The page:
Picking up right after the first movie left off, Rama goes to meet Bunawar (Cok Simabara), the chief of an anti-corruption task force in the police department. He explains to Rama that the corruption that was revealed in the tenement building is just the beginning and enlists him to go undercover to root out the dirty police commissioner, Reza (Roy Marten). Rama then spends two years in a prison to get close to Uco (Arifin Putra), the son of Bangun (Tio Pakusadewo) who is one of the crime bosses running Jakarta along with the Japanese boss, Goto (Kenichi Endo). What Rama soon learns is that Uco is planning to betray his father and start a war with the Japanese, so that he and his new partner, small time gangster Bejo (Alex Abbad) can run the city for themselves.

This is a pretty odd combination for a movie. It’s like martial arts meets Scorsese. As you can very well see there is much more of a plot in this one than in the first one, and a surprising amount of development on the revelations of the first film that were minor to say the least. Originally, Evans wanted to make a movie with the same idea as this called Berandal, but he didn’t have the money for it. With what he had, he made The Raid, sold the rights for an American remake, and then used that money to make The Raid 2 which is pretty much just the updated version of Berandal to go along with the continuity of the first film. It was actually released with Berandal as the subtitle, but was just changed to The Raid 2 when it reached America.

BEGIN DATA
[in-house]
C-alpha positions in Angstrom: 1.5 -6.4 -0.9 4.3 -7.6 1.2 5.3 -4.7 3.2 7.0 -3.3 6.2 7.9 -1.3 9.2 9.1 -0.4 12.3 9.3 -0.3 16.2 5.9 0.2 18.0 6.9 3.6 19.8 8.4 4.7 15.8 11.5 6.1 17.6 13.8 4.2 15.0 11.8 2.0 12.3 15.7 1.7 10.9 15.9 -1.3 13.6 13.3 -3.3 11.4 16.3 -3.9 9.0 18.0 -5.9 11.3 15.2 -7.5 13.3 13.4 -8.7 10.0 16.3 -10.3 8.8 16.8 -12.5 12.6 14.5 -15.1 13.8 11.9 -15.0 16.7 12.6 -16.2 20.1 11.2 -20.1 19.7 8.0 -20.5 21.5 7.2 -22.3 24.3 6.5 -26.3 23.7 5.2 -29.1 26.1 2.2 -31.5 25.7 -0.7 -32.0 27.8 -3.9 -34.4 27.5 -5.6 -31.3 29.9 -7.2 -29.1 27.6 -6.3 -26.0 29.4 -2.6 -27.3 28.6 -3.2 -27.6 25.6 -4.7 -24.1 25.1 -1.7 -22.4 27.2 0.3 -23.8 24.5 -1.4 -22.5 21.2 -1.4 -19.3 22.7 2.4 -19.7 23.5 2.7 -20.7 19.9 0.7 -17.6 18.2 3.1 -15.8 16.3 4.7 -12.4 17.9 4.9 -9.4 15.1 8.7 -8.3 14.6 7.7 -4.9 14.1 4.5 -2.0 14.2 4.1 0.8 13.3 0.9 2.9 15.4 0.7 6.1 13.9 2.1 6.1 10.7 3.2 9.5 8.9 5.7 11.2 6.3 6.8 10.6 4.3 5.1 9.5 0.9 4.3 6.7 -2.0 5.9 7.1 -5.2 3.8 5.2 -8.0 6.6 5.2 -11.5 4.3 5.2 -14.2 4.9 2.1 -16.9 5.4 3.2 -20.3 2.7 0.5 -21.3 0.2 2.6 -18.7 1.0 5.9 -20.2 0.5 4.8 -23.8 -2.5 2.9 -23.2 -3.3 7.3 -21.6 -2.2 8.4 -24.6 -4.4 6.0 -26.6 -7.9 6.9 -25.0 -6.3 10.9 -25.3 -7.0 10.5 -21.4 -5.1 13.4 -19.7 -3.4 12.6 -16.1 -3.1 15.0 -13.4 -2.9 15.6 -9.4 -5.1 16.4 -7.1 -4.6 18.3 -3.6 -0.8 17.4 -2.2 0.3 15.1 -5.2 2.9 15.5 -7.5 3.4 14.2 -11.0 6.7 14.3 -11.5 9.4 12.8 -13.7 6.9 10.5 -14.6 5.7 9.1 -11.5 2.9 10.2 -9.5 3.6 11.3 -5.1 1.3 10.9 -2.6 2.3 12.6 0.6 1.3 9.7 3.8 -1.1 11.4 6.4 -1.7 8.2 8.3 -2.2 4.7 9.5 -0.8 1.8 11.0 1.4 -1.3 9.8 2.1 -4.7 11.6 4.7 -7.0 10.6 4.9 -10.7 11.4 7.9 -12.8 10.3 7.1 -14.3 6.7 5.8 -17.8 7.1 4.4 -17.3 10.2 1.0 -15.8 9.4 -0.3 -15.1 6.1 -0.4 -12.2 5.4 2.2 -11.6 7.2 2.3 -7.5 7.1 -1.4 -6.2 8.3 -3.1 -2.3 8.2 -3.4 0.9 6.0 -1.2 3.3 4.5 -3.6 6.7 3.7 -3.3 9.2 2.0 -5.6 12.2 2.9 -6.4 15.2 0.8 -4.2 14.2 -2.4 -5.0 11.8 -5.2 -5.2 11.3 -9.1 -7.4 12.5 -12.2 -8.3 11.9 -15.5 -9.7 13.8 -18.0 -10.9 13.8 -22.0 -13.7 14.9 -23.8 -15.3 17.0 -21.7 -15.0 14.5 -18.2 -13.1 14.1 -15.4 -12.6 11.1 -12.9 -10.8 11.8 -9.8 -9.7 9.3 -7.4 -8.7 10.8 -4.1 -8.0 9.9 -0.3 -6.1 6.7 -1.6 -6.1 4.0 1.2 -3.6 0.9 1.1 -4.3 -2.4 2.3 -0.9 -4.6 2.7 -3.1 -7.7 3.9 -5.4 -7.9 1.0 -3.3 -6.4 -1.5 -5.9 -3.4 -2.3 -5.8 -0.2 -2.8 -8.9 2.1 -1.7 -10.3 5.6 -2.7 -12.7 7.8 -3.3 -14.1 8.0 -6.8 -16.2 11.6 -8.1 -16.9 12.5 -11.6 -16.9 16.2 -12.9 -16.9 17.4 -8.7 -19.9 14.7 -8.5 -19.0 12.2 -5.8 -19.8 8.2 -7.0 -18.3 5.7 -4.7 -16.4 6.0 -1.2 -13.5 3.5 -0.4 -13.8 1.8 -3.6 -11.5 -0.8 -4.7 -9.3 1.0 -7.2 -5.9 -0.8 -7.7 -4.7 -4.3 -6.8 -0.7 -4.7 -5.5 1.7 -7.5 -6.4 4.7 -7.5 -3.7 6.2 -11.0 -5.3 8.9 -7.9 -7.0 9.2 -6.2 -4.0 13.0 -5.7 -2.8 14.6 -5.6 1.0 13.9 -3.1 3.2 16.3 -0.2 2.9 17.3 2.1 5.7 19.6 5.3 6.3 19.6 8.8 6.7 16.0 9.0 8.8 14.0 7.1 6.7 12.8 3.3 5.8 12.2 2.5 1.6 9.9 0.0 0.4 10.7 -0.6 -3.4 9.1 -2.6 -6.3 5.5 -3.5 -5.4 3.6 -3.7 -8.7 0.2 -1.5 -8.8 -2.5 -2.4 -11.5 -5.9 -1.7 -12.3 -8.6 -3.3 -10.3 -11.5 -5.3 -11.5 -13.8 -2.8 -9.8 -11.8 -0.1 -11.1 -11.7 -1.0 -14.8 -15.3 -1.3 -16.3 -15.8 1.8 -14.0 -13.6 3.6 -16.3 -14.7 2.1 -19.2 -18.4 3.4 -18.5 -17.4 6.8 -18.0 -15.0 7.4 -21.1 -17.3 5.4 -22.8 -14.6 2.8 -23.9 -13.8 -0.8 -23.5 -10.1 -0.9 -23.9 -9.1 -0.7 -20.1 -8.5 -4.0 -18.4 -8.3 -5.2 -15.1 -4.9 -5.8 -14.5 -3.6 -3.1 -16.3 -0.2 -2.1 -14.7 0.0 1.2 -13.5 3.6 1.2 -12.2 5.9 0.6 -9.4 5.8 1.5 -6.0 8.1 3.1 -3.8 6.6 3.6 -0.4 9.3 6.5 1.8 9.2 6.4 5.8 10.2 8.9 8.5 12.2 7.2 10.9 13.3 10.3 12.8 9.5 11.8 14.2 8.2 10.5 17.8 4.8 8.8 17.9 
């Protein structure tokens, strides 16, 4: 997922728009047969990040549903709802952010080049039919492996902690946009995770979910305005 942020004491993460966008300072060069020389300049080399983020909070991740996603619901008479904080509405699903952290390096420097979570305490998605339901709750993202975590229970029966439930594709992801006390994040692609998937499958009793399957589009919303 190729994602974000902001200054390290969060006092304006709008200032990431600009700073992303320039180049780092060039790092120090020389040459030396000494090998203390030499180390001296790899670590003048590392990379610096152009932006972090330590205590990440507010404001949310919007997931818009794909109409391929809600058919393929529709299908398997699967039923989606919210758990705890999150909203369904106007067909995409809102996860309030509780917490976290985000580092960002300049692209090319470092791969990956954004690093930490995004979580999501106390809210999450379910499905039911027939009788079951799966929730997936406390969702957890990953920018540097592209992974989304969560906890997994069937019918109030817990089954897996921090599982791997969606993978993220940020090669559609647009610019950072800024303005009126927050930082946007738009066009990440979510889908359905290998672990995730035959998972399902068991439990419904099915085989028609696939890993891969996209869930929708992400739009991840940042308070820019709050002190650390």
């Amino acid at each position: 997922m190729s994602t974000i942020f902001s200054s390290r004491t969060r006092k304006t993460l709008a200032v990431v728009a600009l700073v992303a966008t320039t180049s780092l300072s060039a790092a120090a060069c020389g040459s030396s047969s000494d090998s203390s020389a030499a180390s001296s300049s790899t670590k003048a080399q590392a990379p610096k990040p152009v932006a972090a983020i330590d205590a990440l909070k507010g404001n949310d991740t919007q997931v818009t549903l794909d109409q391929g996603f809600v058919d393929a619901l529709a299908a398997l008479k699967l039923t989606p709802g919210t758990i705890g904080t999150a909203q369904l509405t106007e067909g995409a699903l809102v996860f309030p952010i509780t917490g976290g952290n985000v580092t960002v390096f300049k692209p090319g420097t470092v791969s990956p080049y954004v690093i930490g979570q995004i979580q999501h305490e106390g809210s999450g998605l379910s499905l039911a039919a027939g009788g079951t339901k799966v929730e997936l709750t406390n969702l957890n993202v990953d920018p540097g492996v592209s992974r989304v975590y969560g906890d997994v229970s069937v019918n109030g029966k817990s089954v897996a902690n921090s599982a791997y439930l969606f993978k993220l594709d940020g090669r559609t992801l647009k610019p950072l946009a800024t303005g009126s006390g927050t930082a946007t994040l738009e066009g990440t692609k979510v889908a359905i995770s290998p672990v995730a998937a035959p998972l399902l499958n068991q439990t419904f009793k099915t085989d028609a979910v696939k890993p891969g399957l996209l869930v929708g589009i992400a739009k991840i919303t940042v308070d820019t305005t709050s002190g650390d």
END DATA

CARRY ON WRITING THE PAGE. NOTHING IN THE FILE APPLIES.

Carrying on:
So take everything great I said about the first one and just multiply it by 5 and that’s The Raid 2. Thanks to a bigger budget, the action is even more impressive than it was in the first film. Two characters by the name of Hammer Girl (Julie Estelle) and Baseball Bat Man (Very Tri Yulisman) are very welcome additions to the brutal combat. There’s also the same kinetic camera work and sound, but we also get the pleasure of an excellent car chase that would never have been possible on a much smaller budget. This movie does feel a bit too big sometimes, with the complex storyline, but it’s still actually a really good story that kept me engaged the whole way through.

The Raid 2 somehow surpasses the original and kicked me in the face with high octane action and a storyline that is reminiscent of classic gangster films by Scorsese and Coppola. I can recommend this one more than the first because there is more backing it up than just really cool action, there’s also a really cool story. This is a really fantastic film that has earned its spot in history.

That’s just the thing about these movies. I’ve seen them compared to Die Hard and Hard Boiled, and much like those movies, The Raid films have secured a spot in action cinema, and film history in general. Not only are they both exceptional examples of how to make an awesome action movie, they’re also really good examples of how films should be made. It was awesome to see history in the making with Gareth Evans’ masterpieces of action.

One Response to “The Raid: Redemption and The Raid 2 – Review”

  1. CMrok93 November 7, 2014 at 9:00 pm #

    Both movies are awesome, but that second one was just kick-ass. Good review.